Independence Day

Independence Day

Willie Bear had business to take care of.  Places to go. Things to do.  He was a busy man, was Willie Bear Hollings (albeit at 14 months, a very young one). He had a whole wide world to explore, and time was a-wasting.  He’d been in the park before, but never when it was full of so many strange legs and shoes — not surprising since today was the 1960 edition of the annual Independence Day barbecue and picnic, and most of the town was in attendance.  Willie Bear had spotted this great big fuzzy thing over there by mama that was new and strange, and very interesting.  Sometimes it was tall and horizontal, with legs on both ends, and sometimes, like now, it was flat.  He was pretty sure it had a head, and it moved by itself, and Willie Bear was consumed with the need to find out what it was. 

The only way he knew how to get to it was to crawl, but Willie Bear was becoming more and more dissatisfied with that method of locomotion, more and more put out with the fact that he couldn’t get any speed out of it.  When he held his head up to see where he was going, it was hard to get his shoulders into it and his chubby arms tired out too quick. But if he held it horizontal so he could get his back and shoulders into the action, he couldn’t see where he was going. He’d finally managed to work out a system of bobbing his head up and down to keep his bearings and check for obstacles and he’d almost got it perfected. But he knew there was another way, the way mama and dada did it, and he was working on it with his usual single minded determination.  So far he had only mastered the standing up part, although he still hadn’t worked out how to get up onto his feet without pulling up on the furniture. Once he was standing up, he could move around, but only if he was holding on to something.  The minute he let go of it, though, he’d lose his balance and either flop down on his butt or fall over onto his hands and knees again.  Yesterday, that balance issue had just about frustrated the tarnation out of Willie Bear.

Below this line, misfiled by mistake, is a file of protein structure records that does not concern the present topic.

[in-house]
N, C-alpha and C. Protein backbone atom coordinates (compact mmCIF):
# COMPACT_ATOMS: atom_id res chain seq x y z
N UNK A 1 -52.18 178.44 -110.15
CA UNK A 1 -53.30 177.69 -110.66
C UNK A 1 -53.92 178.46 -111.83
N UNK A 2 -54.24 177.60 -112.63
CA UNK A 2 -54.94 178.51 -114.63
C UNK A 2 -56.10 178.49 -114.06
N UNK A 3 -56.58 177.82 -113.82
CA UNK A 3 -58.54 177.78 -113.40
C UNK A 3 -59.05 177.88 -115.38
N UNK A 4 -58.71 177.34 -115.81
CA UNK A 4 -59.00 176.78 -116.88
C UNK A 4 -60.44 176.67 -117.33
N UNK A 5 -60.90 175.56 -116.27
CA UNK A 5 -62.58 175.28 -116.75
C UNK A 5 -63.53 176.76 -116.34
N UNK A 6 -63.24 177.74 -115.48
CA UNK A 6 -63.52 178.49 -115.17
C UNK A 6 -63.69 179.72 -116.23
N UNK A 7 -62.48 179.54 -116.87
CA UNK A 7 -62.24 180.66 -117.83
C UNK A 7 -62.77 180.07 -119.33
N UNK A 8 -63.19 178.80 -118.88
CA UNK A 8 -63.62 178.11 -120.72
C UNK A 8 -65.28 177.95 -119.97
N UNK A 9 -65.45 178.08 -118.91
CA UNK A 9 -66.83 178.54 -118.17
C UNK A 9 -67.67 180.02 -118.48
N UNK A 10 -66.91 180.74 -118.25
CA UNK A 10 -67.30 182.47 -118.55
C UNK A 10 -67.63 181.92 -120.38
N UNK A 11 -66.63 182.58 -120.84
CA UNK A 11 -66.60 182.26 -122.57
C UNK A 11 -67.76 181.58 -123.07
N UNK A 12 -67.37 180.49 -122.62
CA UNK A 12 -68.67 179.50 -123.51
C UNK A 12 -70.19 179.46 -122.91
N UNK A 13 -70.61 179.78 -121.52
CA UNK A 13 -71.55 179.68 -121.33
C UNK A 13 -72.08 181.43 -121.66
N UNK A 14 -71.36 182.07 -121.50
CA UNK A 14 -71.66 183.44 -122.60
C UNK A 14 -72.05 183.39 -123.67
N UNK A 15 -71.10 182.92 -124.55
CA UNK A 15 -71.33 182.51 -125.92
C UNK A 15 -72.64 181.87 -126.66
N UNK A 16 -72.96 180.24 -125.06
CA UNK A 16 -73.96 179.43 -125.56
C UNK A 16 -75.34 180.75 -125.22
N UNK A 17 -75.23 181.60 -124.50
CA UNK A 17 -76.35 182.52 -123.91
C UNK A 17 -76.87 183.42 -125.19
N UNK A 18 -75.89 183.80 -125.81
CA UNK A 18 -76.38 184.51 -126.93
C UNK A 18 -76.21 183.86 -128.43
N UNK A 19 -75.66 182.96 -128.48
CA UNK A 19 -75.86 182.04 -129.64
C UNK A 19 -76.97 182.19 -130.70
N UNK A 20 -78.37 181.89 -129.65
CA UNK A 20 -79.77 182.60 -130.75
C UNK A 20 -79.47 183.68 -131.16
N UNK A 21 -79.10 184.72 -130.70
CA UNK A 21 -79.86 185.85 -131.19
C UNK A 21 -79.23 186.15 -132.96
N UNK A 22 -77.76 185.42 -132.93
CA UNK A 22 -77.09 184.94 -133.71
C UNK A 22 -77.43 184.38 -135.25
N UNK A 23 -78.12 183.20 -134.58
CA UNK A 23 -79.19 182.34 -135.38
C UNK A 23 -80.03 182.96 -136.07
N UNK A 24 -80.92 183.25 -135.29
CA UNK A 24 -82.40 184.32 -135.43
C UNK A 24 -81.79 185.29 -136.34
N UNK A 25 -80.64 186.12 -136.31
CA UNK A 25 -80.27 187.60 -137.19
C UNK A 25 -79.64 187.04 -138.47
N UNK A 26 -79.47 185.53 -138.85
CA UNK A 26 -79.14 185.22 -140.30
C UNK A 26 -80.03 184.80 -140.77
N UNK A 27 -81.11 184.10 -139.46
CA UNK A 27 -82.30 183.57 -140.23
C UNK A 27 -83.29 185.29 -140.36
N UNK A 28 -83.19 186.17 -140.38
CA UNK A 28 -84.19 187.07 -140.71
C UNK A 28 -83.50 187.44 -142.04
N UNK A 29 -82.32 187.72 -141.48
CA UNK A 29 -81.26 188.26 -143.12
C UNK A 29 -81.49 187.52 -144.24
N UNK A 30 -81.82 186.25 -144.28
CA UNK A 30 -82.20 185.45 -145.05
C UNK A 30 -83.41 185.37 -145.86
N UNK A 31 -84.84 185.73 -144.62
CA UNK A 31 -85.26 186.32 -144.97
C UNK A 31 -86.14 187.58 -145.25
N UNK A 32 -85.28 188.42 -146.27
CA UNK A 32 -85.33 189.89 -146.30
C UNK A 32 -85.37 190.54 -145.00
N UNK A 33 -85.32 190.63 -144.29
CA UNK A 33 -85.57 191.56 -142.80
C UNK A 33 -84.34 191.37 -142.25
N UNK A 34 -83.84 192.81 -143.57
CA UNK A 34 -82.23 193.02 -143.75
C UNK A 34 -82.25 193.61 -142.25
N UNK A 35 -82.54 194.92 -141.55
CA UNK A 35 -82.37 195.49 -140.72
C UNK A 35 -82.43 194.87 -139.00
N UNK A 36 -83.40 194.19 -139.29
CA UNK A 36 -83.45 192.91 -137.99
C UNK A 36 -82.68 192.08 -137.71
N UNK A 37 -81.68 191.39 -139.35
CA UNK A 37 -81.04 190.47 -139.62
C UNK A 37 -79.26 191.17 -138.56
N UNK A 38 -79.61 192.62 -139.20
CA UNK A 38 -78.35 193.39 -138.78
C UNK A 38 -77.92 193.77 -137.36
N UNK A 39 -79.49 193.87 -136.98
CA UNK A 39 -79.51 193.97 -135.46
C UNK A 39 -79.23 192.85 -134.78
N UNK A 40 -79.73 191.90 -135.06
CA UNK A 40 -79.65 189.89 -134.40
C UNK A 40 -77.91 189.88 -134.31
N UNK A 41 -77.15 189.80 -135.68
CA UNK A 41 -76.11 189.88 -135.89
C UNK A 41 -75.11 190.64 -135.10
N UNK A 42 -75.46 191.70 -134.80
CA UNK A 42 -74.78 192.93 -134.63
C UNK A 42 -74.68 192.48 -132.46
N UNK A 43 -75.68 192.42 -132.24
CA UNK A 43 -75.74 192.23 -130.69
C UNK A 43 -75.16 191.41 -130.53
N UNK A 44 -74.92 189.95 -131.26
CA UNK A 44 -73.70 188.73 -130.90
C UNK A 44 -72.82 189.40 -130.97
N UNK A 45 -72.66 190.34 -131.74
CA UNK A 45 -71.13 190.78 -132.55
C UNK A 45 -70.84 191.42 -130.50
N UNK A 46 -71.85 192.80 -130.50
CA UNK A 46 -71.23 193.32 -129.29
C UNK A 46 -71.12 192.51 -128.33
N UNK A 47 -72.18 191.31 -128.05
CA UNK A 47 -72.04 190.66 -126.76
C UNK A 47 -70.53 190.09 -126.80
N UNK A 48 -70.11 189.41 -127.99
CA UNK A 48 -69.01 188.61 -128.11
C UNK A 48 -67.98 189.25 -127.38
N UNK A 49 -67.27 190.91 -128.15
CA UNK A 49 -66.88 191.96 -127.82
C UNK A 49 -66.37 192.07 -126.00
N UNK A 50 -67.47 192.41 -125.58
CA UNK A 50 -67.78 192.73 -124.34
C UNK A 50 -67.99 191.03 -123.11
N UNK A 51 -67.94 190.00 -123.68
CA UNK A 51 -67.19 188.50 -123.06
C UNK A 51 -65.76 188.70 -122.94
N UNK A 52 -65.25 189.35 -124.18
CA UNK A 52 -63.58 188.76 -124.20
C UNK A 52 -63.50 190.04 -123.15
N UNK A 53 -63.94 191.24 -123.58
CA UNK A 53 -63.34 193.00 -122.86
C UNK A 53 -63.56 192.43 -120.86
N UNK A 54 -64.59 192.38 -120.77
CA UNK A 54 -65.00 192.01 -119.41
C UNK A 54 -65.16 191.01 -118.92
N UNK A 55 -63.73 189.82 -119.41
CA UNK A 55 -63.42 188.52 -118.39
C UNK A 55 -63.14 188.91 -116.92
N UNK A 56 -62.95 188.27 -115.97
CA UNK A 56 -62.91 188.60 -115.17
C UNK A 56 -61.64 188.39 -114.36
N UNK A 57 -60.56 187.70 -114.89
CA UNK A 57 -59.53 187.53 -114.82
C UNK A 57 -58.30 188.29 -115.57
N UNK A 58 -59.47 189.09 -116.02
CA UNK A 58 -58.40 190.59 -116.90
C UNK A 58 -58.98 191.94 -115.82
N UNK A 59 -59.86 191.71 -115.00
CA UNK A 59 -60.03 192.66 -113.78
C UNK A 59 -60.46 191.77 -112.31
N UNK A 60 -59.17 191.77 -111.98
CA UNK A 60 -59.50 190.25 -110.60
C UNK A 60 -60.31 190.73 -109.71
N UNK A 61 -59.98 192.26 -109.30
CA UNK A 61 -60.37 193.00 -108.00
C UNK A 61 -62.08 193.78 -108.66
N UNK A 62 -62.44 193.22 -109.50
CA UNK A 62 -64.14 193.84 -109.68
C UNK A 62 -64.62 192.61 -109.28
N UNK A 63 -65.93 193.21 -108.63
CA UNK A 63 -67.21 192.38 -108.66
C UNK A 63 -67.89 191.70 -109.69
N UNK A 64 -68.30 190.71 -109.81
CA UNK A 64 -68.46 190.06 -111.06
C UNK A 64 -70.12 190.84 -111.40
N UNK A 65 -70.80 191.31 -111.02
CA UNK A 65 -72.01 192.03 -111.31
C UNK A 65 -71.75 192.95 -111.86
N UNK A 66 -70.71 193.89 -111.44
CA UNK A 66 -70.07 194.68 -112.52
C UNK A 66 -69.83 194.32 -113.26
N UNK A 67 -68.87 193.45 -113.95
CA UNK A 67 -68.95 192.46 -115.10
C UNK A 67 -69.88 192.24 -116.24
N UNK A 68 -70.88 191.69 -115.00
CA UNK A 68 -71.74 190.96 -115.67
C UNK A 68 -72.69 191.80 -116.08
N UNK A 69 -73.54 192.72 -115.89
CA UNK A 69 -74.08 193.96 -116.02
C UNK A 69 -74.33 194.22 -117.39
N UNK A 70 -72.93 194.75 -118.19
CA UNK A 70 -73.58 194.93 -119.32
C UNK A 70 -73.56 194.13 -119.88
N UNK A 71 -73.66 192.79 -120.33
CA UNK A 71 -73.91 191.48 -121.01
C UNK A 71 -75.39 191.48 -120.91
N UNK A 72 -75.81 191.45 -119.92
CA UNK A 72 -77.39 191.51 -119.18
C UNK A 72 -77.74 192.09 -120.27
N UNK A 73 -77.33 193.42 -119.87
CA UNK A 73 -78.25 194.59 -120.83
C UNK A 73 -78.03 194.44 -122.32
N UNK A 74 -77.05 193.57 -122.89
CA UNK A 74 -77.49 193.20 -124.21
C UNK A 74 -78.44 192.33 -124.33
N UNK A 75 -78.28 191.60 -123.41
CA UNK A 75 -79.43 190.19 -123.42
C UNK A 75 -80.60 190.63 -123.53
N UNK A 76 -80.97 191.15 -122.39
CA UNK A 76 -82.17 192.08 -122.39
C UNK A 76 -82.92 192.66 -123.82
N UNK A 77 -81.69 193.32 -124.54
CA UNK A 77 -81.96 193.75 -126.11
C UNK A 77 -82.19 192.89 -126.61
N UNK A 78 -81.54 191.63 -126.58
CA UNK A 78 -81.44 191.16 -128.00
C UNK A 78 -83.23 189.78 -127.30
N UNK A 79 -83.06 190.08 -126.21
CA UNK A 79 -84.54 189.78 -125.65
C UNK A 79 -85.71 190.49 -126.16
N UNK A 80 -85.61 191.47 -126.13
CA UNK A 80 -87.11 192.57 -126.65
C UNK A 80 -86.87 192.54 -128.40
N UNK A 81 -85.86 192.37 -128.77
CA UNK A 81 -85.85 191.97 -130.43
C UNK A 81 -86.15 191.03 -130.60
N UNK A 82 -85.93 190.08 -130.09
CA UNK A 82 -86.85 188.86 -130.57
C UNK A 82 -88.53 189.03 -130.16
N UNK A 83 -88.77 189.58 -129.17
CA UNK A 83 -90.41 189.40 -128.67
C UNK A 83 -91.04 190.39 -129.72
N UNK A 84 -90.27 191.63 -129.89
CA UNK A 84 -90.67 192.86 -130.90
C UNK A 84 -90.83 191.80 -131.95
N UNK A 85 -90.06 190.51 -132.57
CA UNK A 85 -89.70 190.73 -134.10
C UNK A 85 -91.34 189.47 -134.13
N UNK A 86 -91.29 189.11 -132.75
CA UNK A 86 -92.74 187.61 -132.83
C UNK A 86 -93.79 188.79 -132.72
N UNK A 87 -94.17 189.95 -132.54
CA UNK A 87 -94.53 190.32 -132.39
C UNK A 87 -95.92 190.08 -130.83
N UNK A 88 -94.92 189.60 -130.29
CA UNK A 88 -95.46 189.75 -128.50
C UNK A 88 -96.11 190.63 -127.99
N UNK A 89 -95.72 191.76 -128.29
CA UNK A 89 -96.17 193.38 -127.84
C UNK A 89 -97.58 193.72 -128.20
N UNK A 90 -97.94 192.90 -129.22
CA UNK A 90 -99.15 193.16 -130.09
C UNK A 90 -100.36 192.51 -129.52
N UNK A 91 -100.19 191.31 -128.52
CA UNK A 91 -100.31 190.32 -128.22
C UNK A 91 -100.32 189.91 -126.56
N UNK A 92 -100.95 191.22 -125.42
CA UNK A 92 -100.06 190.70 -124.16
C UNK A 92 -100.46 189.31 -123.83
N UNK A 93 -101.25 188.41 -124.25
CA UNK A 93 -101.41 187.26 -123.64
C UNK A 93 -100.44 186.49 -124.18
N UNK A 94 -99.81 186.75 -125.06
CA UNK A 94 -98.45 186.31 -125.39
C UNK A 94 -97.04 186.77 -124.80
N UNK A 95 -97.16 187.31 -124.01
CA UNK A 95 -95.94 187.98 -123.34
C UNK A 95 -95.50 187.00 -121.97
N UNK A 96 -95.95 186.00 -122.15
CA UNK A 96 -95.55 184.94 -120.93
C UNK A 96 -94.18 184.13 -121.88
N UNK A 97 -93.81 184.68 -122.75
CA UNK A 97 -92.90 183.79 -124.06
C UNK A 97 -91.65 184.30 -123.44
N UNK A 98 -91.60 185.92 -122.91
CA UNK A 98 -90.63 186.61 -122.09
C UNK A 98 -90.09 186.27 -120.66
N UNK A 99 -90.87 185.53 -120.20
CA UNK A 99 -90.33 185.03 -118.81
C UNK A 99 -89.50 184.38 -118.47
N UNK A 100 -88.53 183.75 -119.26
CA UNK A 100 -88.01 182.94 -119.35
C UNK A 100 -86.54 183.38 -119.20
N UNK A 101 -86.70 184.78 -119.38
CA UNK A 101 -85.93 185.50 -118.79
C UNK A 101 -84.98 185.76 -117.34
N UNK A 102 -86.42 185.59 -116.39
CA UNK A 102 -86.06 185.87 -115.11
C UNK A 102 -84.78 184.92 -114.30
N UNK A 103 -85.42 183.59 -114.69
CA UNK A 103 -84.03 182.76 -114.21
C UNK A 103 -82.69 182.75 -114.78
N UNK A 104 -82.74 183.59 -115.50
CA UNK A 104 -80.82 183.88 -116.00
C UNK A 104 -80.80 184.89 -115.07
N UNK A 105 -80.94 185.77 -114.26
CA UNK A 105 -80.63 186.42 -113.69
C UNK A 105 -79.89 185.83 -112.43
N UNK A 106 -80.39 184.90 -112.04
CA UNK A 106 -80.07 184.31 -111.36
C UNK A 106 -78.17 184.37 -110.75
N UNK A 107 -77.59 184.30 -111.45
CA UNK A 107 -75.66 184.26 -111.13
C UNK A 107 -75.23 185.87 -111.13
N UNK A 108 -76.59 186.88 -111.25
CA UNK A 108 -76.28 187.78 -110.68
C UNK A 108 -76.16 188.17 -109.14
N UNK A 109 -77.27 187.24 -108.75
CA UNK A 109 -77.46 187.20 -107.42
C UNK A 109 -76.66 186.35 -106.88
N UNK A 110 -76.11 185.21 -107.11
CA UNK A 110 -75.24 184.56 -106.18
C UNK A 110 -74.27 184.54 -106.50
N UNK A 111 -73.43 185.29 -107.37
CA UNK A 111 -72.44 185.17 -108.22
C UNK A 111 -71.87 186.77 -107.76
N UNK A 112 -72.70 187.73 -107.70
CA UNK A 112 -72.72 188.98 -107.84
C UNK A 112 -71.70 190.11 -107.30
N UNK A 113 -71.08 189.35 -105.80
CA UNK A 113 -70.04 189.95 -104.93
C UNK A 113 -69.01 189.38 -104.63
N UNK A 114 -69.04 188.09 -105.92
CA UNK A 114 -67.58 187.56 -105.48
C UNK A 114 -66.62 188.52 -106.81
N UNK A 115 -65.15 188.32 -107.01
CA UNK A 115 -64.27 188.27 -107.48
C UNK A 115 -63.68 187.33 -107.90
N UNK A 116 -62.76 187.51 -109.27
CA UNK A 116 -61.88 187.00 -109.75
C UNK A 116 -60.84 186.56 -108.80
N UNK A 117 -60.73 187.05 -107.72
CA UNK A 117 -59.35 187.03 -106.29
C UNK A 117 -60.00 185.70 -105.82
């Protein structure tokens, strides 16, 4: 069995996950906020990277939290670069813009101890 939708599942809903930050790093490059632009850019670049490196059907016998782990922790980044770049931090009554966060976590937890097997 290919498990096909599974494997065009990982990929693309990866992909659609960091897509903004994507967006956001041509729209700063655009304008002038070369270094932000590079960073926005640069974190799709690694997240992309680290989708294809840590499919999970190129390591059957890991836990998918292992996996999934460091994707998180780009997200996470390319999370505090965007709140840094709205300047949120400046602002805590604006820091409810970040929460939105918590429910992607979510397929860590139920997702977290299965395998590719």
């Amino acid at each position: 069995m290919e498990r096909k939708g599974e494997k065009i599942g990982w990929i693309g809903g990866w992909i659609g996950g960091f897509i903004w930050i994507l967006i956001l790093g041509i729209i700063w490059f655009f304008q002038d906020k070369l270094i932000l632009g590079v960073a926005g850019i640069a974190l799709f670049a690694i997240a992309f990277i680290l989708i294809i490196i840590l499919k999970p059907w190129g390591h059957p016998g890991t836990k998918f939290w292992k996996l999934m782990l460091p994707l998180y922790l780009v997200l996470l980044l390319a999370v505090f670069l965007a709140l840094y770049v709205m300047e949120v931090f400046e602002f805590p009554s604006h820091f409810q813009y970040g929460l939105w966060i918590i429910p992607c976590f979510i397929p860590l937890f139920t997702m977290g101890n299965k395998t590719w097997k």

He was a busy man, and time was a-wasting, and Willie Bear did not abide frustration well.  And just when he’d worked out a way to get to all the things he wanted to see and do, it seemed like the whole world was out to thwart him.  Like today. When mamma and dada had brought him to the park, they’d spread a quilt and plopped him down on it right in the middle of the most amazing collection of things that needed investigating that he was hardly able to contain himself for the excitement.  And then what did they do but block every attempt he’d made so far to get to them.  And now there was that great fuzzy thing over there where momma was standing next to a cluster of such fascinating legs and shoes.